I was out all night some days back. I work in a nightclub on the island as an entertainment promoter. I left the island for home around 8am and boy, I was darned tired and feeling lethargic. I boarded a bus and I slept halfway through the journey, drooling on people’s shoulders while using them as pillows as well (Yeah. I’m good at multitasking). After sometime the cross-eyed bus conductor woke me up harshly to request for money.
“Egbon, Owo da?”
I was confused for a moment because he wasn’t looking at me directly. How dare he? I mean, is he talking to me?
I looked at him contemptibly and then reluctantly handed him N500 note. He returned the (contemptible) look — with his eyes not particularly focused on me. Disdain colonized his scarred face so much that I lost the eye battle — and had to look away.
“Se mo so pe kosi change ki e to wole”
“How much is the fare?” I asked.
“Ki ni ki n wa se? Collect money from other people first now” I commanded.
He gave no response and he went on about his business, arguing with passengers and dropping snide remarks here and there like a rapper thirsty for a rap battle. Some passengers engaged him while others simply ignored.
“I no blame you. You be conductor so I no fit dey waste spit hon top your matter” a middle aged man wearing a TM shirt with a rather ubiquitous collar said in an offensive manner. His H factor more prevalent than his collar.
“Na me say make you never buy car. I tell you say if you no get change make you no enter you dey do mos’gbon”
“God go punish you for there” The collar(e)d man responded immediately.
There was a brief exchange of words between them both.
Note: Sometimes I think the bus fare isn’t exclusively for the transportation but also for the amusement.
“CMS?” The conductor screamed at the top of his voice.
“O wa o. Driver please wait o, I get load for back” a light skinned woman endowed with a large behind vocalized as she made an attempt to alight.
Hmm. Load for back indeed.
“Please excuse o. I wan come down”
“Constain, Ojuelegba” The conductor hustled about the bus stop for passengers.
Random note: Quite ironic how conductors in Lagos do everything but conduct the passengers and affairs in the bus.
Fortunately, we met a traffic and I asked the conductor to bring the money so that I could get change. (That’s what you get for entering buses in Lagos: Having to do the conductor’s job for him because he forewarned you before you entered the bus that there’s no change)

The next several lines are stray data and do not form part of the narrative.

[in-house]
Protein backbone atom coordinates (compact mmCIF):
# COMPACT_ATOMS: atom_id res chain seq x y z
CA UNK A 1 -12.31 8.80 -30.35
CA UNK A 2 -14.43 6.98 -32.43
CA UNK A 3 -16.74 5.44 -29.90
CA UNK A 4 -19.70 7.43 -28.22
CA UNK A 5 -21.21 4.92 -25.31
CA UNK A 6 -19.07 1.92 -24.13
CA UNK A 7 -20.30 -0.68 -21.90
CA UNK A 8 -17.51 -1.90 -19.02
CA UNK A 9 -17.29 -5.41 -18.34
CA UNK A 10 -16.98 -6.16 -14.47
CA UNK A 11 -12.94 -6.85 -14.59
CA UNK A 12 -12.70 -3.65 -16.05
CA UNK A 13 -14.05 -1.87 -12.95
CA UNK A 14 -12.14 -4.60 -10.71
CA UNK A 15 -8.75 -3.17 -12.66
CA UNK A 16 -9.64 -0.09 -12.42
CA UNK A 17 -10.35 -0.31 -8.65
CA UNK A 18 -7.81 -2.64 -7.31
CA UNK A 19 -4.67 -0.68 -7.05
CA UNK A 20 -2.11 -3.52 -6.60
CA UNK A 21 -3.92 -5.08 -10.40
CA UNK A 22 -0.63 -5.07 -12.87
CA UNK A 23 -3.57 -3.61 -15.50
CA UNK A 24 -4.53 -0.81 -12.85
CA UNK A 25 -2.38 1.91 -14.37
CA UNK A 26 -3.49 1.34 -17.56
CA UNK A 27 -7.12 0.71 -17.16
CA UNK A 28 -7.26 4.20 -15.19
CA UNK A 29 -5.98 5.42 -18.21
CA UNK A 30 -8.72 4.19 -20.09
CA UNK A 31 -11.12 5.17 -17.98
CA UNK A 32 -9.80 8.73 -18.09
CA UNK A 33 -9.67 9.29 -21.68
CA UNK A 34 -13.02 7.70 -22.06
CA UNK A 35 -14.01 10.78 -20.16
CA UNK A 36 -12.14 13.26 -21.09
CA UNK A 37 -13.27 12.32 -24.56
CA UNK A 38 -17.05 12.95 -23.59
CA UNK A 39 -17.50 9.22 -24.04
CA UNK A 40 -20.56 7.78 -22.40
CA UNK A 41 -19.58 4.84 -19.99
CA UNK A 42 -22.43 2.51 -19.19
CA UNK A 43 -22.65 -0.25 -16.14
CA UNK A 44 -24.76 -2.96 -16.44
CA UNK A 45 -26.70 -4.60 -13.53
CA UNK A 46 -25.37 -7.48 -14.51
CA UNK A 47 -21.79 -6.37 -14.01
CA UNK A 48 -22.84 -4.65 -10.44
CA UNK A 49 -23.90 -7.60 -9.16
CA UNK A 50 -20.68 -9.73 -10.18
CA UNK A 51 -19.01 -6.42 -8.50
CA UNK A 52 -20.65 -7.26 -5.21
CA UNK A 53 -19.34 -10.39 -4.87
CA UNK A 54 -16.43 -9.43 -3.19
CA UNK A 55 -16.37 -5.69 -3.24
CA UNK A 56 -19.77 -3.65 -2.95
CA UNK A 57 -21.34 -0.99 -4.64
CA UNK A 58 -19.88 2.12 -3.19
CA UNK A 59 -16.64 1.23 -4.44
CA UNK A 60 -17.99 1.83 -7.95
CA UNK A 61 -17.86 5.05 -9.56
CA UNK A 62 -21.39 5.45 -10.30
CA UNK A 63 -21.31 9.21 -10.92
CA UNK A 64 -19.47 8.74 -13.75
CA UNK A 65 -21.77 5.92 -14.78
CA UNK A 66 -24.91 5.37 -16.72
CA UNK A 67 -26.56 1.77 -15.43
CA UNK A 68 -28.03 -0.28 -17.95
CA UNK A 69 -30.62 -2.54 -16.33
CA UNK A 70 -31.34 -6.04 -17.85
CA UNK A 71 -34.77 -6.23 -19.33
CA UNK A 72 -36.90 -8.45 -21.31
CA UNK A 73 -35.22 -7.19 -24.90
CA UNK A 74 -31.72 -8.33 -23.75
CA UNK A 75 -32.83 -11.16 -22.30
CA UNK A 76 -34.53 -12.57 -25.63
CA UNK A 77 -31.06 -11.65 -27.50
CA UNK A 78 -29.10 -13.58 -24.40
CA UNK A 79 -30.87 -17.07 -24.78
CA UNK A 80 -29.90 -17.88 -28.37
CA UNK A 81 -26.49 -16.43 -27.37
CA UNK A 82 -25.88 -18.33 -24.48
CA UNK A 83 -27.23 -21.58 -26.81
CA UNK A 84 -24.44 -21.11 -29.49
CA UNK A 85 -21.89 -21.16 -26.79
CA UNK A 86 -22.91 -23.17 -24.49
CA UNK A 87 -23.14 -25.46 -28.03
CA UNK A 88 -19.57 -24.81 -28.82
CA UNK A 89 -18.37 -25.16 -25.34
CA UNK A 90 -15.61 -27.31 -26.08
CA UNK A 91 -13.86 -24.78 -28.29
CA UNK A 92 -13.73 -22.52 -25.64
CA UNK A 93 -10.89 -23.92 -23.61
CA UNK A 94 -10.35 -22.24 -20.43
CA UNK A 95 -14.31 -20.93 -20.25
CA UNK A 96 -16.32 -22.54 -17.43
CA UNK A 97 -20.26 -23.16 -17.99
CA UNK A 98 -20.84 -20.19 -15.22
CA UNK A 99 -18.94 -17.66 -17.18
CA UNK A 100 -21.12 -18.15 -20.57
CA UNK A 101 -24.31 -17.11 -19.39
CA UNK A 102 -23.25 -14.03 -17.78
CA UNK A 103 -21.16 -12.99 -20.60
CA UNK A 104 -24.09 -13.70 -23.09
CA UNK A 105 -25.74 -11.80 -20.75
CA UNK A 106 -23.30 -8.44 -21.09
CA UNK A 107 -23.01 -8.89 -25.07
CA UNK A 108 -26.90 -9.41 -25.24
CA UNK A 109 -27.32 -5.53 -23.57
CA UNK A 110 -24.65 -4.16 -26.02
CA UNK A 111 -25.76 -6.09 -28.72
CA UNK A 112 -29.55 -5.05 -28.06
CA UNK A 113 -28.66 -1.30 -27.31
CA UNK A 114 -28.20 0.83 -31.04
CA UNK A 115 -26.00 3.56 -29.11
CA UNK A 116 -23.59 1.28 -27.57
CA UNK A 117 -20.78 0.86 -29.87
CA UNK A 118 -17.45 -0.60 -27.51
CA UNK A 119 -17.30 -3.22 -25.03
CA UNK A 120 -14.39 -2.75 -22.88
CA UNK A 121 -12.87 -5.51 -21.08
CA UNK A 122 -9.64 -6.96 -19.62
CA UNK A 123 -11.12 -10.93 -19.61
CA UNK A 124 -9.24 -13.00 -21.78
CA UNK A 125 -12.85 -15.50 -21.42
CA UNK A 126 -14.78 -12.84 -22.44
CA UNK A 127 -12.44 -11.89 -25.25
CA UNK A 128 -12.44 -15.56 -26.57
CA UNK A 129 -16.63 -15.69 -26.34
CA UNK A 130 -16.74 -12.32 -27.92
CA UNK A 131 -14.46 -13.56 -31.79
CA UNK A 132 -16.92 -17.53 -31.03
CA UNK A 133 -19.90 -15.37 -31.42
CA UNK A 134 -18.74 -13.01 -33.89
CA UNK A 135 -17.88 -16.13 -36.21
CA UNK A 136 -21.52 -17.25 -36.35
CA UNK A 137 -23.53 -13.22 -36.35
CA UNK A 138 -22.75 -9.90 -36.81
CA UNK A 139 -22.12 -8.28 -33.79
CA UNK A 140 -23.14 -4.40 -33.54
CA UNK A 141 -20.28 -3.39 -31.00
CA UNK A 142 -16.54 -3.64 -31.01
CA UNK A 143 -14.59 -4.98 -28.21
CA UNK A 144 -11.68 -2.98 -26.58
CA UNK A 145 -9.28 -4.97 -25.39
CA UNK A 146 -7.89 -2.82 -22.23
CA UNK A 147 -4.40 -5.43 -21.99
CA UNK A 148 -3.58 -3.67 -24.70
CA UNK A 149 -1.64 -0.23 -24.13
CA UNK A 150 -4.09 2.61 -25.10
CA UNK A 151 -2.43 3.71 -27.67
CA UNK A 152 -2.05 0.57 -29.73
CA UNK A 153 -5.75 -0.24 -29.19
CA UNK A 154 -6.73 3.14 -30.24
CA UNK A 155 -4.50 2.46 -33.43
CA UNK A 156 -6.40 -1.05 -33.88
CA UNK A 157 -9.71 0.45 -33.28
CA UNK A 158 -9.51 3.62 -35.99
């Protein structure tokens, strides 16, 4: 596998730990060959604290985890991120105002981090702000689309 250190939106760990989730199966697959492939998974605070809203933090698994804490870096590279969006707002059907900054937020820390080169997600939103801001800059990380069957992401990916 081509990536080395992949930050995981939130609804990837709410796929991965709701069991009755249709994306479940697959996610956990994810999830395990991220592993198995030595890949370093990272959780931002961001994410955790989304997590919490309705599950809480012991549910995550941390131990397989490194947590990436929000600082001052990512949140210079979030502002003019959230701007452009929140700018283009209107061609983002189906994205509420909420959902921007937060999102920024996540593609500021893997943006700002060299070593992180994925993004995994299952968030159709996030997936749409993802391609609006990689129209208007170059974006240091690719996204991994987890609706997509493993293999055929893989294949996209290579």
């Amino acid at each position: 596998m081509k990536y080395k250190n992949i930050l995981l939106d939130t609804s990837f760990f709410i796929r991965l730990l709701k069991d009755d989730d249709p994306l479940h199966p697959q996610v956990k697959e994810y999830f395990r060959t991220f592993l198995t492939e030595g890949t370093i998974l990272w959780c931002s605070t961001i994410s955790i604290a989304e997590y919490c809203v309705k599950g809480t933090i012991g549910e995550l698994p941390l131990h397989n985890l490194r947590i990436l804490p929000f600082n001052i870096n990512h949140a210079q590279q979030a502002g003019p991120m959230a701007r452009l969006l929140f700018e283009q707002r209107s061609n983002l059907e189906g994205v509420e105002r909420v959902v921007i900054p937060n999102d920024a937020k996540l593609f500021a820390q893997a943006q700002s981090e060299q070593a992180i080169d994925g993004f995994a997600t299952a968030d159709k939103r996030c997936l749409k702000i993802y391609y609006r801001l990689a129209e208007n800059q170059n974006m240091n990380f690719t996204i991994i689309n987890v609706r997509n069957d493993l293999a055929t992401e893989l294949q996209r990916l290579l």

I was starving anyway. I resolved to do the normal traffic ritual: Get Gala and any accompanying drink.
I was sitting by the window side so I called one of the several boys hawking Gala and drinks. With alacrity a brisk looking boy with stout legs ran toward me, supporting the carton on his head with his right hand. The shirt he wore was torn around the armpit area. This is one Tyson Gay with a misplacement of career, nationality, I thought. He was accompanied by another boy selling drinks.
“Give me gala”
“….and you give me Sprite”
As they both tried to get me what I requested for, the traffic situation improved and the bus driver moved the vehicle a bit forward. The boys hurried after the bus.
“Abeg wait o. Make these boys collect their money”
They caught up with the bus quickly. A plus sized woman sitting next to me asked for Gala and Fanta.
“Bring change now fast now N350. Una go dey settle the money between una later” I urged them.
The boy selling Gala shot me a funny look. You know that ‘Shay you dey whine me’ look your best friend gives you when he shows you a picture of his new girlfriend and you’re like “This babe fine o. I go like give am”
Yeah. Exactly that look.
“Sir, Gala na N70 and Sprite na N120"
Wow. N150 was no longer enough to do the trick. Recession has hit and it has hit deep. The woman who initially asked for Gala exclaimed and returned her money into her purse. I retrieved my money as well, returned the Gala and Sprite. Then I held the N500 in my hand — and shook my head dramatically while staring intently at the conductor.
“I don try”
I spent the rest of the journey pondering on how the standard exchange for the life saving ticket had been changed.
We are experiencing change, indeed.